Infrastructure Package Threatens to Slow Cryptocurrency Innovation

Infrastructure Package Threatens to Slow Cryptocurrency Innovation

The debate over the trillion-dollar, 2000-page infrastructure package is heating up in Congress, but not for the reason everyone thought. Despite fears over rising debt and inflation, one of the most controversial parts of the legislation revolves around cryptocurrency and blockchain technology.

While there are various cryptocurrencies, the most commonly known one is Bitcoin. Bitcoin and other virtual currencies use blockchain technology, which functions like a giant virtual spreadsheet, to keep track of transactions between cryptocurrency users.  Blockchain also has uses outside the cryptocurrency space such as keeping property records in less developed countries.

So what does an innovative technology have to do with infrastructure?

To pay for the trillion-dollar package, the legislation raises funding through a variety of measures. For example, auctioning wireless spectrum and levying a tax on the selling of Bitcoin or other cryptocurrencies. While the tax on cryptocurrency is unlikely to raise significant funding for the package, its regulation of the technology could have serious implications.

To enforce the new taxes, the IRS would impose reporting requirements on those making transactions using cryptocurrency. The reporting requirements would ensnare people far beyond those buying and selling various cryptocurrencies. The regulations would impose requirements on those creating the currency through the process of “mining” as well as software developers or other cryptocurrency startups. While involved in making the cryptocurrency technology work, these people don’t have the information to meet the reporting requirements laid out by the IRS.

Here in lies the problem of regulating cryptocurrency in infrastructure legislation. Cryptocurrency isn’t a one-size fits all technology. It’s incredibly complex and involves multiple different methods of creating a currency and tracking the transactions between people.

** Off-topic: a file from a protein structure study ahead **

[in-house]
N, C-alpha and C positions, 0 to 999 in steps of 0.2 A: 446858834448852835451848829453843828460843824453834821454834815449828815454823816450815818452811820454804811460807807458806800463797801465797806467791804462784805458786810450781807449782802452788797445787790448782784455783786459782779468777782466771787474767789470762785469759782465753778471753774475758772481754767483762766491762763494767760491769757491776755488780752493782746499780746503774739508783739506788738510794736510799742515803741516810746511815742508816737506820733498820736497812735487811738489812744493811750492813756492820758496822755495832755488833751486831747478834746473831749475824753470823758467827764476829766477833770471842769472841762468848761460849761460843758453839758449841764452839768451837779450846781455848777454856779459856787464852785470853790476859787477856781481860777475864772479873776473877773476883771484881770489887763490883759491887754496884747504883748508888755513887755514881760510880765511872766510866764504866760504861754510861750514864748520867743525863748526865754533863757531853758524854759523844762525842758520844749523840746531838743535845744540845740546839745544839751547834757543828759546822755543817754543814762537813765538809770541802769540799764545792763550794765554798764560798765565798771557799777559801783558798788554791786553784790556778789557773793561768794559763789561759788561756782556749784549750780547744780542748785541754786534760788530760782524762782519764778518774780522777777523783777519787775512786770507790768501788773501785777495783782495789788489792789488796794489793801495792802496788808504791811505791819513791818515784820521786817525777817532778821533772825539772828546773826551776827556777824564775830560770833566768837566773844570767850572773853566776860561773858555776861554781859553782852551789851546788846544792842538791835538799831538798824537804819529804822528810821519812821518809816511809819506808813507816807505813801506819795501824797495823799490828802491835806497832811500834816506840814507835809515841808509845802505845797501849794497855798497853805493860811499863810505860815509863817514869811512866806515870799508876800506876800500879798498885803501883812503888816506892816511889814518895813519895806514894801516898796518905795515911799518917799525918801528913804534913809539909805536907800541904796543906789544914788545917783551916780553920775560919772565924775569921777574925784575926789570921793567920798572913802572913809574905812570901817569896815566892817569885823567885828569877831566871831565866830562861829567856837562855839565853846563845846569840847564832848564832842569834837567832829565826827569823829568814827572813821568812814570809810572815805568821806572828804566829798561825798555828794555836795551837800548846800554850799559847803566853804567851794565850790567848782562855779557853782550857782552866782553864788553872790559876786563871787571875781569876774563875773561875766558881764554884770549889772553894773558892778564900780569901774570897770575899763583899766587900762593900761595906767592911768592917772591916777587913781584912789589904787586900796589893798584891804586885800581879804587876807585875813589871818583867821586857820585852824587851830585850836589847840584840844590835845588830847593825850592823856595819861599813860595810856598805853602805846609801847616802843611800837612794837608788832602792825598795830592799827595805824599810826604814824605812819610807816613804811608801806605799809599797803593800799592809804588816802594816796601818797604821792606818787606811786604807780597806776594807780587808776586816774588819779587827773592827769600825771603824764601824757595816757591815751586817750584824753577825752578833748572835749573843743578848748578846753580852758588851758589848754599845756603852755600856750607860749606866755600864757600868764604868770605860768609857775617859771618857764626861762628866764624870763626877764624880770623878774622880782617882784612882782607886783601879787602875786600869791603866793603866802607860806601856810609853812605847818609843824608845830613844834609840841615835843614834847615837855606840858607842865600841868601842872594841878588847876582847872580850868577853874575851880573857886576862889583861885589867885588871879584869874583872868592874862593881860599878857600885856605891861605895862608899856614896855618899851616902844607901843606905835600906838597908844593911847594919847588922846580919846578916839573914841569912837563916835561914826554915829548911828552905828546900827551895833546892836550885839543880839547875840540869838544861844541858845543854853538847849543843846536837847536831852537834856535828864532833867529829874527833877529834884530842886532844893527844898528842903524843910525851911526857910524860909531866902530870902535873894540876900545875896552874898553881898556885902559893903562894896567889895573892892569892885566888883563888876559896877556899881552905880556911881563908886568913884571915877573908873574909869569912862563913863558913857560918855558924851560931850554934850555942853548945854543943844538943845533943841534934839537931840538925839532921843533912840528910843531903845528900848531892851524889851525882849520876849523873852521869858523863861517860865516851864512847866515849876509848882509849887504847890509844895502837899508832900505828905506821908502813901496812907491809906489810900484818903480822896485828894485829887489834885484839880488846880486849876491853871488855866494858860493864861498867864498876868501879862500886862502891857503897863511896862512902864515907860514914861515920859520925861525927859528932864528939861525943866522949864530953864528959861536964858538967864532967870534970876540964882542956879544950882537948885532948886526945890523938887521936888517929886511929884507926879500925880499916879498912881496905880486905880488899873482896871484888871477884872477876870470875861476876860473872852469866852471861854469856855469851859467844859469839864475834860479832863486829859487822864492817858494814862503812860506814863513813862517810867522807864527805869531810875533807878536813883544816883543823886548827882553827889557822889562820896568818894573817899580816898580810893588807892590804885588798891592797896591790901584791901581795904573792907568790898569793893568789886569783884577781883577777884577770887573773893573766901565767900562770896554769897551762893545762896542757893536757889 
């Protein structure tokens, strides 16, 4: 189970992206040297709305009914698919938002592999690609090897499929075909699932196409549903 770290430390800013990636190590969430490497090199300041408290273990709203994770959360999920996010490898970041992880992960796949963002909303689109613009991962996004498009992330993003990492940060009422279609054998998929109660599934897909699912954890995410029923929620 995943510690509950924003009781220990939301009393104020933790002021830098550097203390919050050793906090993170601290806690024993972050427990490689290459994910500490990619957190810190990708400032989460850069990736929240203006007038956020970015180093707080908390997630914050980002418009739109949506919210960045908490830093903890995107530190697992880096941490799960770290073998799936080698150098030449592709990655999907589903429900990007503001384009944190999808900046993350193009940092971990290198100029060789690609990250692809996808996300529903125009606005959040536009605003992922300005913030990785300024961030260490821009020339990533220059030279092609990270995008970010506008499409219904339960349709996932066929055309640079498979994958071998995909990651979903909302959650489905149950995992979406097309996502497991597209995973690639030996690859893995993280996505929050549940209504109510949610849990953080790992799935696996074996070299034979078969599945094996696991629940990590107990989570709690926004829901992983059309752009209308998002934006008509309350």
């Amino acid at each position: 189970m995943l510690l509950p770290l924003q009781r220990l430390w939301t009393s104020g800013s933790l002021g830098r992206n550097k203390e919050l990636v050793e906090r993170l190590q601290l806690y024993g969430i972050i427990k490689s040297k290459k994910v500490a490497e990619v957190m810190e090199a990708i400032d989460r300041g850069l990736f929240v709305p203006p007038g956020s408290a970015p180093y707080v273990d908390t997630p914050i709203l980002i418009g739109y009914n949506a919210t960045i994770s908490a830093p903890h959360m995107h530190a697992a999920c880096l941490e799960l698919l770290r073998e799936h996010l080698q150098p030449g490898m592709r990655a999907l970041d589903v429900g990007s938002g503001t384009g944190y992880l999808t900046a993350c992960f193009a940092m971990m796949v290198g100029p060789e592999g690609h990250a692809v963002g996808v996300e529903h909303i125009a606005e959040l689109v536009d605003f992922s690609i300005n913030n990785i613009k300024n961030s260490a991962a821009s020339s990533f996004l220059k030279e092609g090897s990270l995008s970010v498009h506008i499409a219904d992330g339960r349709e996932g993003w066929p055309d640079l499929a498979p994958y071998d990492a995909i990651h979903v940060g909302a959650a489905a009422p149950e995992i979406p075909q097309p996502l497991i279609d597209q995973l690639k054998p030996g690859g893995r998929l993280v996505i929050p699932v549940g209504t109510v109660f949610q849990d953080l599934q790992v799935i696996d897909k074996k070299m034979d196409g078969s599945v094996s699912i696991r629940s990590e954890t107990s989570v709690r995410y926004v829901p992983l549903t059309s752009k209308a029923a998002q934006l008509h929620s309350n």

No doubt Congress will one day want to create rules regarding an industry with a market cap of two trillion dollars.  But including regulation of a massive industry as a small portion of a large bill supposedly about roads and bridges isn’t only difficult, it’s potentially damaging.

With China cracking down on cryptocurrency in favor of its own centrally planned digital currency, the United States has the potential to be a leader in the technology. States like Wyoming and cities like Miami have attracted investment by having a welcoming regulatory structure to the technology. The Louisiana House even passed legislation that would have welcomed innovation in the technology.  But the federal government could stop all this innovation and investment in its tracks with little benefit due to shortsighted regulation.

If Congress is dead set on regulating cryptocurrencies, it should take the time needed to understand the technology and do so with time for debate and nuance. America needs to lead with innovation, not regulate it away to raise a few million dollars in revenue.

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